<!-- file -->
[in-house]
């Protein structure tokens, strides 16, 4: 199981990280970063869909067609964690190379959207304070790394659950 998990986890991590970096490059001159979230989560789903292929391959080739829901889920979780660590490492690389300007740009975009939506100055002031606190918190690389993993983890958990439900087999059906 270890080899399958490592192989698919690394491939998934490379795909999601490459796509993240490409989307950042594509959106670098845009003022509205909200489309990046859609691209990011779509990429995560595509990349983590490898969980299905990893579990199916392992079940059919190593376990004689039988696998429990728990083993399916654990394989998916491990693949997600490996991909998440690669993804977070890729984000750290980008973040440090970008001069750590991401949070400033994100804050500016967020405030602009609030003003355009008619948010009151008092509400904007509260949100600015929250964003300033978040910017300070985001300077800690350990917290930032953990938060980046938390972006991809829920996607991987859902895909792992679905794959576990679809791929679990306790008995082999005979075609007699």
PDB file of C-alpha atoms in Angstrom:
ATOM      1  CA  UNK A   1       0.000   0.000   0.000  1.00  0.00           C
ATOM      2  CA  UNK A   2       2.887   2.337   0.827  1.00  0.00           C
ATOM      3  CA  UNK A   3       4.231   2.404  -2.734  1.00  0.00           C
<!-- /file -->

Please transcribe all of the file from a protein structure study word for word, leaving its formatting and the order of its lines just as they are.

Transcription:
[in-house]
């Protein structure tokens, strides 16, 4: 199981990280970063869909067609964690190379959207304070790394659950 998990986890991590970096490059001159979230989560789903292929391959080739829901889920979780660590490492690389300007740009975009939506100055002031606190918190690389993993983890958990439900087999059906 270890080899399958490592192989698919690394491939998934490379795909999601490459796509993240490409989307950042594509959106670098845009003022509205909200489309990046859609691209990011779509990429995560595509990349983590490898969980299905990893579990199916392992079940059919190593376990004689039988696998429990728990083993399916654990394989998916491990693949997600490996991909998440690669993804977070890729984000750290980008973040440090970008001069750590991401949070400033994100804050500016967020405030602009609030003003355009008619948010009151008092509400904007509260949100600015929250964003300033978040910017300070985001300077800690350990917290930032953990938060980046938390972006991809829920996607991987859902895909792992679905794959576990679809791929679990306790008995082999005979075609007699």
PDB file of C-alpha atoms in Angstrom:
ATOM      1  CA  UNK A   1       0.000   0.000   0.000  1.00  0.00           C
ATOM      2  CA  UNK A   2       2.887   2.337   0.827  1.00  0.00           C
ATOM      3  CA  UNK A   3       4.231   2.404  -2.734  1.00  0.00           C